Reading passage: Climbing Mt. Kilimanjaro in Africa

This article is used in the questions and learning activities that follow.

Mt. Kilimanjaro is the highest mountain in Africa and the tallest freestanding mountain in the world. The highest point, Uhuru Peak, rises to an altitude of 5,895 m (19,341 ft) above sea level. There is snow and ice at the top throughout the year, although the ice sheets have been retreating recently, probably due to global warming. The mountain is entirely in Tanzania but the north side slopes down towards the Kenyan border.

The mountain is volcanic in origin and composed of three distinct volcanic cones: Kibo 5,895 m (19,341 ft); Mawenzi 5,149 m (16,893 ft); and Shira 3,962 m (13,000 ft). Uhuru Peak is the highest point on the crater rim of Kibo. Mount Kilimanjaro is the remnants of a giant volcano with several outlets that began forming about a million years ago, and it is linked to the East African Rift Valley zone. Two of its three peaks, Mawenzi and Shira, are extinct while Kibo (the highest peak) is dormant and could erupt again. The last major eruption has been dated to 360,000 years ago, while the most recent activity was recorded just 200 years ago. There are occasional small rumbles of activity each year but these do not cause any damage. Although it is dormant, Kilimanjaro has fumaroles that emit gas in the crater on the main summit of Kibo. Scientists concluded in 2003 that molten magma is just 400 m (1,310 ft) below the summit crater.

There are six official climbing routes by which Mt Kilimanjaro can be climbed and these are Marangu, Rongai, Lemosho, Shira, Umbwe and Machame. Of all the routes, Machame is perhaps the most scenic but it is a steeper route up the mountain and requires about six or seven days. The Marangu route takes five days and there is accommodation in a series of excellent wooden huts built with Norwegian support in the 1970s. The mountain can be climbed independently (with climbers carrying all their own baggage) or it can be climbed with the support of local porters. All climbers are required to have a registered guide with them. People who wish to climb Kilimanjaro are advised to undertake appropriate research and ensure that they are both properly equipped and physically capable. Though the climb is technically not as challenging as when climbing the peaks of the Himalayas, the altitude, low temperature, and occasional high winds can sometimes make this a difficult climb.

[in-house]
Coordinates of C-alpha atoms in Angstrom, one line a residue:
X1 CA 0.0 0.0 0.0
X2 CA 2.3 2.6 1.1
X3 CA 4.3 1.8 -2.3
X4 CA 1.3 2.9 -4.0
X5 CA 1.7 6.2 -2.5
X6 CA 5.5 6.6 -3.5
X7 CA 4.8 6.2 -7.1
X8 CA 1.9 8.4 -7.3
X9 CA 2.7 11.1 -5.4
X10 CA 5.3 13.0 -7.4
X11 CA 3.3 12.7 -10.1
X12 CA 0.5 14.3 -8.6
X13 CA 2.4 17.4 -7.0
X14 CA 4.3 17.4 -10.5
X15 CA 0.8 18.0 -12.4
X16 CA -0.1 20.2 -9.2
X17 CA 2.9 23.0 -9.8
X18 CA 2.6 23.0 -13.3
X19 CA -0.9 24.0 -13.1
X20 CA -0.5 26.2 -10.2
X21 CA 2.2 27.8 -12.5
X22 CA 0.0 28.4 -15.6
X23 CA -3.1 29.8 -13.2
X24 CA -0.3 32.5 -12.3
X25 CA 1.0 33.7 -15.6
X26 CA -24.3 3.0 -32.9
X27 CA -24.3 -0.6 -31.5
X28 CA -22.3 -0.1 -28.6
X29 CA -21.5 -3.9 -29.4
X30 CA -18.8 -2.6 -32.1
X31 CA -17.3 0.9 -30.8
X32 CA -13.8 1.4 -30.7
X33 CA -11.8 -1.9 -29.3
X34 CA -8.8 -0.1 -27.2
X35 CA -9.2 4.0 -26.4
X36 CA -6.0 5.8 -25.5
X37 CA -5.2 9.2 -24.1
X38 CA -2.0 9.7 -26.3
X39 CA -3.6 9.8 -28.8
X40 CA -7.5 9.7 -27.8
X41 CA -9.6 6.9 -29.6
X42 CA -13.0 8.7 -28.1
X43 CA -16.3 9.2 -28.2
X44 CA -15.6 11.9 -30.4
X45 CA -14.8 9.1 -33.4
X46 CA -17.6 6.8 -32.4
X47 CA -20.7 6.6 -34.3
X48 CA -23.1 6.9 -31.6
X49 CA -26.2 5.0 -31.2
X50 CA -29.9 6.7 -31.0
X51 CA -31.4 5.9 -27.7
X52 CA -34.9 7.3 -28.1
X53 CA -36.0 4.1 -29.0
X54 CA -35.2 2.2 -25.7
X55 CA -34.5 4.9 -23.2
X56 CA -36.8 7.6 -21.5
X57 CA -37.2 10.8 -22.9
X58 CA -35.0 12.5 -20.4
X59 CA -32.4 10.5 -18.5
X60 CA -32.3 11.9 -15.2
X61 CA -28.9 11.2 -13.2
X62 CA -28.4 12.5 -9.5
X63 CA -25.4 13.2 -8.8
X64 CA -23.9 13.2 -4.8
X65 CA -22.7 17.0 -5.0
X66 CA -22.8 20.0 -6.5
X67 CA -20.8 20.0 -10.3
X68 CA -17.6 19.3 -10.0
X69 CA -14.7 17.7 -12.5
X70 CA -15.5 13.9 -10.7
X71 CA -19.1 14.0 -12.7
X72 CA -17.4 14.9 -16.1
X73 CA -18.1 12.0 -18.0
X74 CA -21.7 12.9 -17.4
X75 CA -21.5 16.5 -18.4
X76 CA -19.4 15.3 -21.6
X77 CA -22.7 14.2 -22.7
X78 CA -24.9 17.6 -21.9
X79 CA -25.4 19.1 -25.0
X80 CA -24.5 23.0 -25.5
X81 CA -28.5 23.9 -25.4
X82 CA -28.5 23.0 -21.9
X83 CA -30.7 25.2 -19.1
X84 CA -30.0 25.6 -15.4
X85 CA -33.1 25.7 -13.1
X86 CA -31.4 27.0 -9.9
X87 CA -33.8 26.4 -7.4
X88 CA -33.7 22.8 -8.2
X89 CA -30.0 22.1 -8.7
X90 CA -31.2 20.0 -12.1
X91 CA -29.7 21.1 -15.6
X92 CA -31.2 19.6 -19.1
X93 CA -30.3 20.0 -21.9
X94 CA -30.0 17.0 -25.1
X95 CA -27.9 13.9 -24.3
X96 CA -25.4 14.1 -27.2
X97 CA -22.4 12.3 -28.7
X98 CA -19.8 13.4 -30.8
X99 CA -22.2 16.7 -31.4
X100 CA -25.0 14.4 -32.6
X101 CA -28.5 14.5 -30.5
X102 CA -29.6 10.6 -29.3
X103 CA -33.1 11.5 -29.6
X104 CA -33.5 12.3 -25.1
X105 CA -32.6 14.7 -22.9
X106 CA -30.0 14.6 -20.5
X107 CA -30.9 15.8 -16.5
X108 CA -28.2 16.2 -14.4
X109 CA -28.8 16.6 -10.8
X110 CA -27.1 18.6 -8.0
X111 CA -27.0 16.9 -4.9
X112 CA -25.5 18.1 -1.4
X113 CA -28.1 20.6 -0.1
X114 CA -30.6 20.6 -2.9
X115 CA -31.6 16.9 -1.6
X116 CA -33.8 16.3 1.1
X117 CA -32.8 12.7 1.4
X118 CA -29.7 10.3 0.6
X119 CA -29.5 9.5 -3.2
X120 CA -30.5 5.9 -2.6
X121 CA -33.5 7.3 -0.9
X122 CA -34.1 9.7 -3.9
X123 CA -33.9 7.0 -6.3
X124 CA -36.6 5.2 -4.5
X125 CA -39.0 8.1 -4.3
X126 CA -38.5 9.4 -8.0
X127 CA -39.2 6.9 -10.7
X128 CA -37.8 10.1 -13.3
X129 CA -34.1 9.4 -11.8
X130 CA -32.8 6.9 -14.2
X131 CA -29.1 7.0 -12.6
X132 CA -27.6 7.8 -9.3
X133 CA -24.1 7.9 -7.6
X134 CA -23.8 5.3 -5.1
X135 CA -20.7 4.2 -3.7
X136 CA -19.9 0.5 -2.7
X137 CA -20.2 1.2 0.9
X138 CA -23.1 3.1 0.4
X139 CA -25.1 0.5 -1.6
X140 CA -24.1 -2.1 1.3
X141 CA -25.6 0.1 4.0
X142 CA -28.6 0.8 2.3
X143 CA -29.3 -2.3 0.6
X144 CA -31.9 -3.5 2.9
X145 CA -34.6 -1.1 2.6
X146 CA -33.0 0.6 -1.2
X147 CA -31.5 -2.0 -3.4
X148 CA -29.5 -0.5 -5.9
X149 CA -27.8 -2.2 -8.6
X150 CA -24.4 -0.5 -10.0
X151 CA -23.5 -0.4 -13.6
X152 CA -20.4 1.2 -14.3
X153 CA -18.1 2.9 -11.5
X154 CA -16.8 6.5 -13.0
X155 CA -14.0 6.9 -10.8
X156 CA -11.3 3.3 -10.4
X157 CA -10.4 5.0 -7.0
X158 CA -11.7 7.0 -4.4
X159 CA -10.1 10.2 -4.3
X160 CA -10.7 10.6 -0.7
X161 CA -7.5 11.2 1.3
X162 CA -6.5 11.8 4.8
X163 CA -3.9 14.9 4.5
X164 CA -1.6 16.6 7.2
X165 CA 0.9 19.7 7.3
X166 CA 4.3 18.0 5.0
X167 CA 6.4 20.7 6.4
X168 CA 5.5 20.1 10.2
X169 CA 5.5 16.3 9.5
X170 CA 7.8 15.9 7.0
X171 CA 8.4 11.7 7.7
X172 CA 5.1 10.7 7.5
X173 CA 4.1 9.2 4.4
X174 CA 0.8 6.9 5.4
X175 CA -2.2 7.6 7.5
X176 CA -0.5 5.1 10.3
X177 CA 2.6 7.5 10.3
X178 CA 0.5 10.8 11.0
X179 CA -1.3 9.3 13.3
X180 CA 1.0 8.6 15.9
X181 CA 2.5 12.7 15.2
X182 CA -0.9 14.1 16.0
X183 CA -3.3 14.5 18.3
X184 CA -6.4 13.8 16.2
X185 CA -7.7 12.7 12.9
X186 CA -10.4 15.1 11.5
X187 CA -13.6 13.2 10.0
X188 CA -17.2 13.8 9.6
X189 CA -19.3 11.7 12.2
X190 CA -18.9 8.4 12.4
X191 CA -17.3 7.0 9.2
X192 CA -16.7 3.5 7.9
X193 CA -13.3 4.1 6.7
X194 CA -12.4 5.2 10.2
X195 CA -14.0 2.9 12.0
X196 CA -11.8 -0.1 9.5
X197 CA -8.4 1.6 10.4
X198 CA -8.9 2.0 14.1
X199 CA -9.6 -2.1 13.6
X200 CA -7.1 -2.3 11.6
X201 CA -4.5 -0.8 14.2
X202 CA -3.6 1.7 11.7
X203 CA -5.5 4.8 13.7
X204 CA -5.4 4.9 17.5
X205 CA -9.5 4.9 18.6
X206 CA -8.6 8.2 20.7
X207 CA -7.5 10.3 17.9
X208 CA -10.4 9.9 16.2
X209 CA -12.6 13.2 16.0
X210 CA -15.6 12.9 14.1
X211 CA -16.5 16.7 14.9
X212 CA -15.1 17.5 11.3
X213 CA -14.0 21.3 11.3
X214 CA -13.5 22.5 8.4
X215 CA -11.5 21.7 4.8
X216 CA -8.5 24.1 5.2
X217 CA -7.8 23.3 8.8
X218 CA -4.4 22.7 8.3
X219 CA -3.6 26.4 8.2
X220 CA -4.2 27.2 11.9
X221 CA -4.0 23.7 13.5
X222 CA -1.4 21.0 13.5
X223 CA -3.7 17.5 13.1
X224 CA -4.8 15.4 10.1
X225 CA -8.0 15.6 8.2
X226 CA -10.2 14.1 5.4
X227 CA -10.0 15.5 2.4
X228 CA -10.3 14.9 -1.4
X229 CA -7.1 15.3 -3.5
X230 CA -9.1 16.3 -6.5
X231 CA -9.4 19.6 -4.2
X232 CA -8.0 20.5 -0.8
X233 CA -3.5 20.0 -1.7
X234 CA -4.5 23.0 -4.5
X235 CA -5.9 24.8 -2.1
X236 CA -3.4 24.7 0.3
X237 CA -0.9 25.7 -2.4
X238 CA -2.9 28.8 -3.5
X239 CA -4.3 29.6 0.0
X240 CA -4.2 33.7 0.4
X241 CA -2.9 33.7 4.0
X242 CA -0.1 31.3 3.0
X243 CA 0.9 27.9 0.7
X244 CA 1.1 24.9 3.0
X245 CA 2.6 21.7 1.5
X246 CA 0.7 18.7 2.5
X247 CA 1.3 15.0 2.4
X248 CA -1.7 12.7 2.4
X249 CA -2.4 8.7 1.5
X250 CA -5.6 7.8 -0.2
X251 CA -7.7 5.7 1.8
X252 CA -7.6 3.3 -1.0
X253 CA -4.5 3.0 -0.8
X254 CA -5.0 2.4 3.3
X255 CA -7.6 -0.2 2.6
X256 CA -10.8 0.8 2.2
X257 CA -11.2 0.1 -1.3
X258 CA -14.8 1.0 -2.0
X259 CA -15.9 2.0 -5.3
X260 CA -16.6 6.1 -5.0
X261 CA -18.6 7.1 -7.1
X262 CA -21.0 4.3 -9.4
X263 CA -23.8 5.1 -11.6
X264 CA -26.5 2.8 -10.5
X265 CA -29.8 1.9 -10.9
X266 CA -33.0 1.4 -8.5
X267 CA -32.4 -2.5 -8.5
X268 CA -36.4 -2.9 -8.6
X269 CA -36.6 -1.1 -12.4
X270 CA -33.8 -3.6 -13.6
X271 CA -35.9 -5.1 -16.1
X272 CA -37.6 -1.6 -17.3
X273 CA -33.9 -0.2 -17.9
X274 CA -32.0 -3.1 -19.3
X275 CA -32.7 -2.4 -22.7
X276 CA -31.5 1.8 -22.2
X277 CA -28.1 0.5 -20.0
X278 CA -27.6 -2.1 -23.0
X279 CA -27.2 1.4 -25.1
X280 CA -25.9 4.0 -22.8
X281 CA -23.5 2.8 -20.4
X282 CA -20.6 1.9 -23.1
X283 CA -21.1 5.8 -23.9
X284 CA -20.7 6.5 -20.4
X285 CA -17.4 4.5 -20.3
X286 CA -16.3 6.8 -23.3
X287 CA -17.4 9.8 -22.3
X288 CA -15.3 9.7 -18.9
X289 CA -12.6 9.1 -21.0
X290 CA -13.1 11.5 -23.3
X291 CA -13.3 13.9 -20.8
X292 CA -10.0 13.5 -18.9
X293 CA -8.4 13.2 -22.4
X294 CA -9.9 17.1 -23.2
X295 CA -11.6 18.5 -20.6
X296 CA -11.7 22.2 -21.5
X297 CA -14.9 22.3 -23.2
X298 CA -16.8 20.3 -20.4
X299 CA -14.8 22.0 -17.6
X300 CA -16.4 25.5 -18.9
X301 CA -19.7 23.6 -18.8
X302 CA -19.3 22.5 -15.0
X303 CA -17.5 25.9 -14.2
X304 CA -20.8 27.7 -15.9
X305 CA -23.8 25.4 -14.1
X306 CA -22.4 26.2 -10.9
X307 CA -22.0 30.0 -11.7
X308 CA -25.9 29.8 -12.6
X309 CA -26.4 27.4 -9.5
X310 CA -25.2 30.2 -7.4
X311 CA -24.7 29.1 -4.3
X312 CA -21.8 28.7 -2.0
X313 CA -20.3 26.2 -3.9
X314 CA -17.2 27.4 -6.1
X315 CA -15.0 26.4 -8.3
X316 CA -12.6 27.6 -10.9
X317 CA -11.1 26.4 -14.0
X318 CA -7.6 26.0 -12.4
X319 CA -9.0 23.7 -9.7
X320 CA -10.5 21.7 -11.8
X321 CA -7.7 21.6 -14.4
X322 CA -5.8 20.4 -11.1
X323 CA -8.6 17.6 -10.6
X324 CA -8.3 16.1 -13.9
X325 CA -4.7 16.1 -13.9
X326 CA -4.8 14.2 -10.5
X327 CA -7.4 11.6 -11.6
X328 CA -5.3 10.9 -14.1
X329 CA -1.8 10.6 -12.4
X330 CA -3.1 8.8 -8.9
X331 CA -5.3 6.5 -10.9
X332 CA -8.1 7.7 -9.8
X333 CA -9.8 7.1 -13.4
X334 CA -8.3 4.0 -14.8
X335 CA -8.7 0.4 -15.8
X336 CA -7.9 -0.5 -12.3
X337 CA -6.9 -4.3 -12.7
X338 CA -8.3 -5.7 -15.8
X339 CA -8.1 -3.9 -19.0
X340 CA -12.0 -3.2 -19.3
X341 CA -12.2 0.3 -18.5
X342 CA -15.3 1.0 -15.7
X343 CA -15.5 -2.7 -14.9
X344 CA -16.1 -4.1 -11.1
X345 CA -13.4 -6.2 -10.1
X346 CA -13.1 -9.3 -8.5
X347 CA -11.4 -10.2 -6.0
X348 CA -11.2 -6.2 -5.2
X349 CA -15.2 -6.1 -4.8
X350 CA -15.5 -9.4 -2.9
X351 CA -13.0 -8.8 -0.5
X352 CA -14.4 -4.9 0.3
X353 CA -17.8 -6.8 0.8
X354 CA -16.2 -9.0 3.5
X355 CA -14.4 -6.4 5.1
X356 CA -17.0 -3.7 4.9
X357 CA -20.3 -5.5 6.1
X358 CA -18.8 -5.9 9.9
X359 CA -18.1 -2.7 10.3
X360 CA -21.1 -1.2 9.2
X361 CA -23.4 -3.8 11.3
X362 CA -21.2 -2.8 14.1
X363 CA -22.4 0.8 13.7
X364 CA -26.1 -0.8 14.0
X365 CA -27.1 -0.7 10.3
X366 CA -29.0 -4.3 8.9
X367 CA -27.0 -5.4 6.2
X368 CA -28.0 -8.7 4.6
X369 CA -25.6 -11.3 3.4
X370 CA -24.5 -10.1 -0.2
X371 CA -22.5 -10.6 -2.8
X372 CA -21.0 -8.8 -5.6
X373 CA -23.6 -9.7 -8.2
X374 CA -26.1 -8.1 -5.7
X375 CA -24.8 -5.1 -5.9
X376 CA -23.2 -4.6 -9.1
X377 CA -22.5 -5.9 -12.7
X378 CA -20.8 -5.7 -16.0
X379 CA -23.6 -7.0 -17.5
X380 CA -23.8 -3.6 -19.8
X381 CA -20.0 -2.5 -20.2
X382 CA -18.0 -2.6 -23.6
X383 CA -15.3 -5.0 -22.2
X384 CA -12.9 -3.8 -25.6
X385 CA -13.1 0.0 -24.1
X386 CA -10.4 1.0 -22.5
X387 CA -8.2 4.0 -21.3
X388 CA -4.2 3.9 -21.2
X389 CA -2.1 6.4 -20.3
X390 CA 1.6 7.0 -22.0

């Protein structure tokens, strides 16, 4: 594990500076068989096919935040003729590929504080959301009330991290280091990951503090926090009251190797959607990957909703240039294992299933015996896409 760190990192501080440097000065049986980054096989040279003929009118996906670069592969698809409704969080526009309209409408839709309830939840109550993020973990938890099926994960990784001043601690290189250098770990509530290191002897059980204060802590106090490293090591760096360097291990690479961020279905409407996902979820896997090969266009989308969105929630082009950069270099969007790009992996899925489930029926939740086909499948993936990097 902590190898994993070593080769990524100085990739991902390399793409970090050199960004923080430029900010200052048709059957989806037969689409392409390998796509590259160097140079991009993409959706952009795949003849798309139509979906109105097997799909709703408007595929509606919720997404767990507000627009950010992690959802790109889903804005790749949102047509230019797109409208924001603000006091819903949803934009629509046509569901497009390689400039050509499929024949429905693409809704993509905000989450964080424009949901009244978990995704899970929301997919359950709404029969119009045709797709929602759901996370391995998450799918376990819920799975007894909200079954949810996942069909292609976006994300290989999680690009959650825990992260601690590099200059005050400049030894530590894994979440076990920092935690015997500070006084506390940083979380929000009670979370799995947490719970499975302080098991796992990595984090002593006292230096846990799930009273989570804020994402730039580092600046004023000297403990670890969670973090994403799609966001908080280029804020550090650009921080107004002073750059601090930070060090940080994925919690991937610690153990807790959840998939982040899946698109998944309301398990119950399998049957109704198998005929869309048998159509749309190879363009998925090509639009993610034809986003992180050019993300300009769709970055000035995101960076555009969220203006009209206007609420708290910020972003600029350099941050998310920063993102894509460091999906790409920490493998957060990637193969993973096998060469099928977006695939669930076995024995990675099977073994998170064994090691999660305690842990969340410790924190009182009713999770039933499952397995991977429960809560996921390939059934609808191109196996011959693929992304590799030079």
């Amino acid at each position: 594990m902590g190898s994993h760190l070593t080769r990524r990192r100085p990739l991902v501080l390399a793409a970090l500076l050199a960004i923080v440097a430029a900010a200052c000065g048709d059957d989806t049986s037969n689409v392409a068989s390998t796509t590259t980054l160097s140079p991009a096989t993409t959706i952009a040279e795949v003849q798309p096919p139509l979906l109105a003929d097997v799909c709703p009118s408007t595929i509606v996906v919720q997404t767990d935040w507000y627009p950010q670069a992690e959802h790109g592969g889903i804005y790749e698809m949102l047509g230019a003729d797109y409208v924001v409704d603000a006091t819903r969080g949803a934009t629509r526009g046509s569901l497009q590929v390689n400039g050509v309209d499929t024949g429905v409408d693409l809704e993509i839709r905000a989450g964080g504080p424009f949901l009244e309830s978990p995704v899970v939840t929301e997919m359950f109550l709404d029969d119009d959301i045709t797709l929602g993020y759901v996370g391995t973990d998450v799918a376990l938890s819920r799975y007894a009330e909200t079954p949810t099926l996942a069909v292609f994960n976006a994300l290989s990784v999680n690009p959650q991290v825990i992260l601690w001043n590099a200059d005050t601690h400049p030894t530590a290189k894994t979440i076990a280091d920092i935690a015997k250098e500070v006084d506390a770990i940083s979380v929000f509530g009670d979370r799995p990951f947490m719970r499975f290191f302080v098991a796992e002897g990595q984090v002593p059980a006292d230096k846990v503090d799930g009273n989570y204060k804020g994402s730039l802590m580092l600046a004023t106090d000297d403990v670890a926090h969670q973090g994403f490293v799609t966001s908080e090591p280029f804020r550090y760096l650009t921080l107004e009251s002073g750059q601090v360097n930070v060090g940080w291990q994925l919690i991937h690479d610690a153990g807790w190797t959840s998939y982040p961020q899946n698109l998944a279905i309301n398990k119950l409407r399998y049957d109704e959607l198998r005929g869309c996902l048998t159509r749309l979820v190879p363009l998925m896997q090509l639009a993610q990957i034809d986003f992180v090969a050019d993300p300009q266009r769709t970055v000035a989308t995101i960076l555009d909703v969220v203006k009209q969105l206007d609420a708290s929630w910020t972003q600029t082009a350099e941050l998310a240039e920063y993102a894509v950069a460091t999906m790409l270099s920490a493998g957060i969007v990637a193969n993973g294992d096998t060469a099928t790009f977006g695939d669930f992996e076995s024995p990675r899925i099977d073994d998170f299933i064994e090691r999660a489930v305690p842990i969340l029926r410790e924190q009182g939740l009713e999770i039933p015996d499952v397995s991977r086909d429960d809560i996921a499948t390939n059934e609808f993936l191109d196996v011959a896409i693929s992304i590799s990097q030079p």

Acclimatisation is essential, and even then most experienced climbers suffer some degree of altitude sickness. Kilimanjaro summit is well above the altitude at which high altitude pulmonary edema* (HAPE, water in or around the lungs), or high altitude cerebral edema (HACE, water in or around the brain) can occur and people have died on the mountain, or soon after returning. Most climbers are likely to suffer discomfort including shortage of breath, hypothermia and headaches. Although most relatively fit people can reach the Uhuru summit, a substantial number of them abandon the climb at a lower altitude. Occasionally people have to be rushed down the mountain on a stretcher to alleviate the symptoms of edema.

All climbers register when they enter the national park and fees are paid for each day on the mountain. High-altitude climbing clubs have criticised the Tanzanian authorities for charging fees for each day on the mountain. They claim that this can encourage climbers to climb rapidly to save time and money, while proper acclimatisation demands that delays are built in to any high climb.

Tanzanian Medical Services around the mountain have expressed concern over the number of tourists who apparently perceive Kilimanjaro as an easy climb. However this is not the case. Many individuals require significant attention during their attempts, and many are forced to abandon the climb. An investigation into the matter concluded that tourists visiting Tanzania were sometimes encouraged to join groups heading up the mountain without being made aware of the significant physical demands the climb makes. Some irresponsible companies downplay the demands of the climb. The Kilimanjaro National Park records shows that only 30% of climbers actually reach the Uhuru summit with the majority of climbers turning around at Gilman’s Point, 300 metres short of Uhuru, or Stella Point, 200 meters short of Uhuru. Kilimanjaro is often underestimated because it is not a technical climb. However, it is a high mountain and the last stage is very steep. Many mountaineers consider Kilimanjaro a physically demanding climb. In August 2007 four climbers died within a week underscoring the point that climbing it should not be taken casually. Climbers, porters or guides die on the mountain each year although numbers are small.